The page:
After Zeira Corporation was sold to Automite Systems, the United States Government privatized Automite as part of the governmental bailout program; at least that was what they told people to stop people from asking questions. Automite was then merged with another company called Kaliba and then a third that operated under the name of Cybernetic Research Systems Incorporated. Within days Automite’s program designed to automate the functions of nuclear reactors came to fruition and was being distributed. It incorporated an artificial intelligence brain based upon the foundations of John Henry’s program. Sarah tried to stop it, to destroy the prototype, but failed. Not long after the new Cyberdyne Systems announced that they had developed a new computer processor capable of thinking at the speeds of the human brain. The United States Government, soon after, announced that they’d entered into agreements with Cyberdyne to use their computers and technology exclusively. A few computer companies cried foul and attempted to prevent it, but the United States Government (citing Sovereign Immunity Clauses) terminated the cases before they ever went to trial. Cyberdyne had become the preeminent computer company in the world. After the heat had died down they announced the creation of Skynet.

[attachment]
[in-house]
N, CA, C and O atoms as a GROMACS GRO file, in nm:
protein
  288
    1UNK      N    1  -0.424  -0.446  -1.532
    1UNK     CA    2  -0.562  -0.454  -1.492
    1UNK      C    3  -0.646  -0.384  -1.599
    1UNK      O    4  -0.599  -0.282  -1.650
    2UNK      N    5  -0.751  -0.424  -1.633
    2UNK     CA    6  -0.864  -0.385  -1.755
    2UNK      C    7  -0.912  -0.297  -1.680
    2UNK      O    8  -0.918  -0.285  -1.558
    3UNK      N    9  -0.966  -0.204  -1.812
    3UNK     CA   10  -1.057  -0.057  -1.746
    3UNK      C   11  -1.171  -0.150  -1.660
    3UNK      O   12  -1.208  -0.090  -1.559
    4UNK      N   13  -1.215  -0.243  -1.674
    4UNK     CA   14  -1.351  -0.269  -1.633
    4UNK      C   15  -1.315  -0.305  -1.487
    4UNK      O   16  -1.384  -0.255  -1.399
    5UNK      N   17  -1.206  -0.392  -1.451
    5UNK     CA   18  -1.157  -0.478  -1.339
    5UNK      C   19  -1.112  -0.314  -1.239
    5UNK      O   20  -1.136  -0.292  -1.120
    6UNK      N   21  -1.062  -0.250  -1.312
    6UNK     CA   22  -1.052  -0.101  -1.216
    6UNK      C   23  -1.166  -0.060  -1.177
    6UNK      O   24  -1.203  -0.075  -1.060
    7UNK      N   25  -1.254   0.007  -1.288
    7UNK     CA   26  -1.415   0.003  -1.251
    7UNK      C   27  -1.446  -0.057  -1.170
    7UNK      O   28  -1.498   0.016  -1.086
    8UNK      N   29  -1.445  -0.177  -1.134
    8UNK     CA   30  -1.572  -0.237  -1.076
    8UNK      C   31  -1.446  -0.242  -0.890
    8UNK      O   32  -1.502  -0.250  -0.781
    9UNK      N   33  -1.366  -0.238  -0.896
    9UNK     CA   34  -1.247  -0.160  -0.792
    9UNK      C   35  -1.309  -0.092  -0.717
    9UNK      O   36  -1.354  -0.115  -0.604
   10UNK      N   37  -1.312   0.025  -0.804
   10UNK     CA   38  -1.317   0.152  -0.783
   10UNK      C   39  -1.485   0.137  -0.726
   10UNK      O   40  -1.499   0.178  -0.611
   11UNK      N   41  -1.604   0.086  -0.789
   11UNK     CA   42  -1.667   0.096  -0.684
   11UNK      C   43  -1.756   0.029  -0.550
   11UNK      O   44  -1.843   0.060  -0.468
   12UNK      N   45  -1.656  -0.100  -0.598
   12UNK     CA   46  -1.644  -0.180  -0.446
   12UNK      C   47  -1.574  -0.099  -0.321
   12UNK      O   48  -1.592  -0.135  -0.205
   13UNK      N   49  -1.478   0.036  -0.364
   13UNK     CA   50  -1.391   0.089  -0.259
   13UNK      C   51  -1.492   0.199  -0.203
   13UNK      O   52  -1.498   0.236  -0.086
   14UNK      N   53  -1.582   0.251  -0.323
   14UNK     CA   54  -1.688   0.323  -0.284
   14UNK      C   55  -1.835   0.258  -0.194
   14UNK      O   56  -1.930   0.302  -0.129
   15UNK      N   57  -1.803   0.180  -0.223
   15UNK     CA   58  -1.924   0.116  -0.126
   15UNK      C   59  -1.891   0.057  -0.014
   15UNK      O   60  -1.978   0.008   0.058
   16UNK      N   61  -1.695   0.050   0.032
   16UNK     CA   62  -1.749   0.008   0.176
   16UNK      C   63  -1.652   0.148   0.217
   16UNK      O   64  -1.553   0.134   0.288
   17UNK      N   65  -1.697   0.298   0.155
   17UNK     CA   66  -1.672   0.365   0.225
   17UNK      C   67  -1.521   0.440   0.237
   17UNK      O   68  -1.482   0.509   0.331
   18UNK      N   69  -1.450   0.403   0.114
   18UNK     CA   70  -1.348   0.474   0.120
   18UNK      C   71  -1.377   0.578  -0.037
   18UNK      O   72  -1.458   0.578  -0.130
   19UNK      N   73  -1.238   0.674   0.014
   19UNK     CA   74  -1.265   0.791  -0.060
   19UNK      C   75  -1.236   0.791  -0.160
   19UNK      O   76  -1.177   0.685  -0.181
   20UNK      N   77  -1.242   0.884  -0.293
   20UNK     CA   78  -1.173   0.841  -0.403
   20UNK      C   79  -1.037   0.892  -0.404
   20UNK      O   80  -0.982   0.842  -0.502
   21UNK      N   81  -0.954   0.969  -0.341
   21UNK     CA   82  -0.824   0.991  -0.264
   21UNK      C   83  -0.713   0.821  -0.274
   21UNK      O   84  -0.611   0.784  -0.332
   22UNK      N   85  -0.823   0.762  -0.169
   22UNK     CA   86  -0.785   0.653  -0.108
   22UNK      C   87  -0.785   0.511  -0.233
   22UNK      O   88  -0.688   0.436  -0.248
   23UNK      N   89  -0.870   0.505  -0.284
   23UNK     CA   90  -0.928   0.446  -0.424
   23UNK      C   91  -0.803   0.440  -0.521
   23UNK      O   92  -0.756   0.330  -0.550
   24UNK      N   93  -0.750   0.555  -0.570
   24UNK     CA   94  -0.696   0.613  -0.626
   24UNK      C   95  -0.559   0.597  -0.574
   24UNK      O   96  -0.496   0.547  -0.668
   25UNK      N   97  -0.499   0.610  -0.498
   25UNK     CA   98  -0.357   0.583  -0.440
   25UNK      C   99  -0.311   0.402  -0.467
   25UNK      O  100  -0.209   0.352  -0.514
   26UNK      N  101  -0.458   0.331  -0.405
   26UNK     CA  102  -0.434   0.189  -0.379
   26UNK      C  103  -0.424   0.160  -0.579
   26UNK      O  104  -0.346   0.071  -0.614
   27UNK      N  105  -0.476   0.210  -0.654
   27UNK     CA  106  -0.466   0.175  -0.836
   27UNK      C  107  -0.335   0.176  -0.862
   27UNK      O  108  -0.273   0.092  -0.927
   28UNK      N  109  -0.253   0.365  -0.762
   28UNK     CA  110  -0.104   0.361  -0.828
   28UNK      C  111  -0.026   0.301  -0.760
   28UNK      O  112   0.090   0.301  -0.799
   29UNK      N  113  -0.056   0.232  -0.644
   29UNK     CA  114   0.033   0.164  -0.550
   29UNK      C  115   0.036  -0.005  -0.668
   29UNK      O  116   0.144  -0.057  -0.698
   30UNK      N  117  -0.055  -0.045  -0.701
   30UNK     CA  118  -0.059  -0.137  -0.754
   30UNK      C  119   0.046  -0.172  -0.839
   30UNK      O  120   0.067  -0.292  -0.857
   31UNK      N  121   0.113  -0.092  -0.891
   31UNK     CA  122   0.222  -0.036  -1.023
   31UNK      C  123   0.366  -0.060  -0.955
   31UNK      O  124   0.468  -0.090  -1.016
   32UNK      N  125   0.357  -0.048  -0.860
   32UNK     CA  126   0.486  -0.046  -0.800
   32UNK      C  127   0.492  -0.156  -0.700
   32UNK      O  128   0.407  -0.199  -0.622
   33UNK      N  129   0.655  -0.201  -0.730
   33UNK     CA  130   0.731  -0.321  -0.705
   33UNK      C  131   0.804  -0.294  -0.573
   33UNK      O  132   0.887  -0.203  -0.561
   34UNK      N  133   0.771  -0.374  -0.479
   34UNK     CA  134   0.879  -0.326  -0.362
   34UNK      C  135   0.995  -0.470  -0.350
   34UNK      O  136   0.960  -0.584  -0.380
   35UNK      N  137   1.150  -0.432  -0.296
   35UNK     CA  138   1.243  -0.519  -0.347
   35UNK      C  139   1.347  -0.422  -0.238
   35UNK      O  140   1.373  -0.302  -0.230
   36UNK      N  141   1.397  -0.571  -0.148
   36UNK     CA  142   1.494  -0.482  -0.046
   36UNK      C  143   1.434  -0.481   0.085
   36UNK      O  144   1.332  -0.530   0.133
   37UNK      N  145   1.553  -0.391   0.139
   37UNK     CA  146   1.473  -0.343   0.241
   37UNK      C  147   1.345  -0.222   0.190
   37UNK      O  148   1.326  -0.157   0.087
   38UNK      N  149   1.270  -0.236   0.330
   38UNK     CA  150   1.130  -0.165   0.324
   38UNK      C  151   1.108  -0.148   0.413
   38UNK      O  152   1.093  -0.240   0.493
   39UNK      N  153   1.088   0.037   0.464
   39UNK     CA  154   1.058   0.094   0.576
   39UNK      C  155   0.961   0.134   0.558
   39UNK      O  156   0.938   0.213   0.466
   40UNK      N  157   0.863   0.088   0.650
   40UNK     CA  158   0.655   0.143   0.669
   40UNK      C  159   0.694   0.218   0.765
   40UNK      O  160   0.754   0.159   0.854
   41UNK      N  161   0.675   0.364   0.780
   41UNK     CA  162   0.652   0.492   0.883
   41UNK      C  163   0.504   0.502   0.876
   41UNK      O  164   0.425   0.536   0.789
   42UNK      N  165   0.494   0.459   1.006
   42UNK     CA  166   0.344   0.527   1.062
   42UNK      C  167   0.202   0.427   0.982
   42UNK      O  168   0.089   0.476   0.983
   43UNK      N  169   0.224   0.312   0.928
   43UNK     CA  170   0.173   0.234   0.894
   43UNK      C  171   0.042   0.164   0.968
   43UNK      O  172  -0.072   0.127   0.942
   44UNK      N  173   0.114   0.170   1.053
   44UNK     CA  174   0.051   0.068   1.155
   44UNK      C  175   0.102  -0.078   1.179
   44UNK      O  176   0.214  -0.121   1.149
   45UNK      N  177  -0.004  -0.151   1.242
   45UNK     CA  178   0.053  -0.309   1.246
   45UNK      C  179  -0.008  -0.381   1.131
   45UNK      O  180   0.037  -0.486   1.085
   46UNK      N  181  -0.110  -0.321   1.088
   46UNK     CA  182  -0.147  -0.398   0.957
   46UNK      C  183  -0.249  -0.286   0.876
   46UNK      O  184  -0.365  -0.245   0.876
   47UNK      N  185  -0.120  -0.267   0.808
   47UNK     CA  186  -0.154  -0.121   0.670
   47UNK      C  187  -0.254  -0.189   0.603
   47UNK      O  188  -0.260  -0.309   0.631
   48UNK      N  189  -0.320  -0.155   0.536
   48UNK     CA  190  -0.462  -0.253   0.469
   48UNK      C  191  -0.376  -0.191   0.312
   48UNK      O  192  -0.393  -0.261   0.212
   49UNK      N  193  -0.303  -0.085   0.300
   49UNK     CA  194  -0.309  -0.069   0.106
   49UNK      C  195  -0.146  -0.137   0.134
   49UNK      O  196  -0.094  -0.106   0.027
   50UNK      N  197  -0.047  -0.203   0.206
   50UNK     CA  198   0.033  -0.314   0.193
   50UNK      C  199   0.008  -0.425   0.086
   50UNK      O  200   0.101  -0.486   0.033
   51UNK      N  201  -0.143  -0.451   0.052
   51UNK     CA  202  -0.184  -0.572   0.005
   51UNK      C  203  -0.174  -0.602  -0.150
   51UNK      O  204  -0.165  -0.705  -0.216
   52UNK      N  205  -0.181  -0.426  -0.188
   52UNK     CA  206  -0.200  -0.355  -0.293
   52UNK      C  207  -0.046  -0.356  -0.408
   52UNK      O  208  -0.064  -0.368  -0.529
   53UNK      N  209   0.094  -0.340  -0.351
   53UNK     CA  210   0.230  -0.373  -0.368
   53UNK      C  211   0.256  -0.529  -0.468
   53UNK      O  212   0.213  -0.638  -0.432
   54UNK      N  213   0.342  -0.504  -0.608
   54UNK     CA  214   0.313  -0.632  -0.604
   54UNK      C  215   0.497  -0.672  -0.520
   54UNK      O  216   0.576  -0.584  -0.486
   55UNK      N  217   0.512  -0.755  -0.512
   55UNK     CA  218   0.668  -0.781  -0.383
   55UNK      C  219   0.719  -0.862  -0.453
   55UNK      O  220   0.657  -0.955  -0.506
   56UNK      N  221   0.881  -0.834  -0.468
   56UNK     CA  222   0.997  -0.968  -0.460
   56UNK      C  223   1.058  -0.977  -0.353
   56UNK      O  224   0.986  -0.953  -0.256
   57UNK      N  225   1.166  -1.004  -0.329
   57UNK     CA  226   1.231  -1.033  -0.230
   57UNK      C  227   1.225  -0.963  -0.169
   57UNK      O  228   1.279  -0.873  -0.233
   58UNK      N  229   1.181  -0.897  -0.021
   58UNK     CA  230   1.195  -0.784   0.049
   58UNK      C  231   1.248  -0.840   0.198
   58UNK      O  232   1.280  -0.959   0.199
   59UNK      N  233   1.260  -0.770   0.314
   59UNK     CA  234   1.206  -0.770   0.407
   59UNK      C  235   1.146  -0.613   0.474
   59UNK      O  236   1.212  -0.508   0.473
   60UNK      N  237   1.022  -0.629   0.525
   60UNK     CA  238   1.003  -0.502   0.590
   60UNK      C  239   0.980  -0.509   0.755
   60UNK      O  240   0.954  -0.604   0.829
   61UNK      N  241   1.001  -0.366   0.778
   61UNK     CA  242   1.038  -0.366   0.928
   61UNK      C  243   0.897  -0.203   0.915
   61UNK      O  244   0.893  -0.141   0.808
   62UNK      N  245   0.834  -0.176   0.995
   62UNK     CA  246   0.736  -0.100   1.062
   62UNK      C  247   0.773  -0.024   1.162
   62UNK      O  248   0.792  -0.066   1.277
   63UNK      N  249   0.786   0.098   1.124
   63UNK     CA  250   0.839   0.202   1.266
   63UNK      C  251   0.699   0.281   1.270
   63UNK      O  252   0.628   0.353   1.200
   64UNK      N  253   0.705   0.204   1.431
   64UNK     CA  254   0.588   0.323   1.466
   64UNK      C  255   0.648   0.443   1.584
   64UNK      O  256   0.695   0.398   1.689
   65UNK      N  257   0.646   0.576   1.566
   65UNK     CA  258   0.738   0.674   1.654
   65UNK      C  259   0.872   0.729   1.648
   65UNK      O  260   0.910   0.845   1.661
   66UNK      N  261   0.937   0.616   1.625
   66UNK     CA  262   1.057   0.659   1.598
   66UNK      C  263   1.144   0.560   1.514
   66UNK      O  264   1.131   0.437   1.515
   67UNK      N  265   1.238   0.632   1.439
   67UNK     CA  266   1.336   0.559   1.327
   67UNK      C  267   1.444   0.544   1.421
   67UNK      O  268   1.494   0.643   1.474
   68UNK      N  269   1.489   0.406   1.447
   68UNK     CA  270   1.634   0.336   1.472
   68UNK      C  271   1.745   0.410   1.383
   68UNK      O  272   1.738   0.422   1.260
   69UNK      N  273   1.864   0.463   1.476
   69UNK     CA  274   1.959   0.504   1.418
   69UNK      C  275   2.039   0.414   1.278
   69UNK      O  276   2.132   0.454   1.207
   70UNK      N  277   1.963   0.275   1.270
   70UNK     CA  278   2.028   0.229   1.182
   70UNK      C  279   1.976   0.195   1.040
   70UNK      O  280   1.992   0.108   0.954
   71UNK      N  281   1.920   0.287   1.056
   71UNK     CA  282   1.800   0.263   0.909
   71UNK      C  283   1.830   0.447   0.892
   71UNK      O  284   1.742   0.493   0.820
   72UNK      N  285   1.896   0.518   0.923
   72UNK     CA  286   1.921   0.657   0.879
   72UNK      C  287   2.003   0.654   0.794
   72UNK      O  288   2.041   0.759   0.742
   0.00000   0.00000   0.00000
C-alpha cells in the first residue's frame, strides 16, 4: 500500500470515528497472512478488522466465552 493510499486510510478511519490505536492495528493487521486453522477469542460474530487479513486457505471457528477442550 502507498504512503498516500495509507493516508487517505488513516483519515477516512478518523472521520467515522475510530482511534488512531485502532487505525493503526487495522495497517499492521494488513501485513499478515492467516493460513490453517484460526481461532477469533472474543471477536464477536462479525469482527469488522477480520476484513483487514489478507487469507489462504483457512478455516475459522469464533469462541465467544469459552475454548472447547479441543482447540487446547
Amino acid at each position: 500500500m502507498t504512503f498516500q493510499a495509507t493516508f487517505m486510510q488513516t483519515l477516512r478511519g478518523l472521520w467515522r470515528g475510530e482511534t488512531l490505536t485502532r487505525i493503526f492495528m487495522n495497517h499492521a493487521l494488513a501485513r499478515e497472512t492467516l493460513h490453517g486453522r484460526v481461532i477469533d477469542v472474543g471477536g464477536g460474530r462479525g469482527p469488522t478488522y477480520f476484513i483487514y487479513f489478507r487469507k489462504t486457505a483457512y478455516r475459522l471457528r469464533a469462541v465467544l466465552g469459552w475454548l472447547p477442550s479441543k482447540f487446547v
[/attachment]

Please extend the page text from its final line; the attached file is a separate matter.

But Sarah Connor had had a backup plan ready incase she failed to stop Skynet from being created. Sarah revealed that she and Mister Ellison, who had been busy acquiring supplies and having them snuck into the United States over the border since Sarah came to their house, had made a deal not long after the disappearance of her mother and John Henry. They decided that if Skynet was to be built that they would train a new leader to replace her son John in the war against the machines. With Ellison’s FBI training and Connor’s paramilitary experiences this new leader would be a force to be reckoned with; one that Skynet would have difficulty dealing with and adapting to. This commander was to be Savannah Weaver.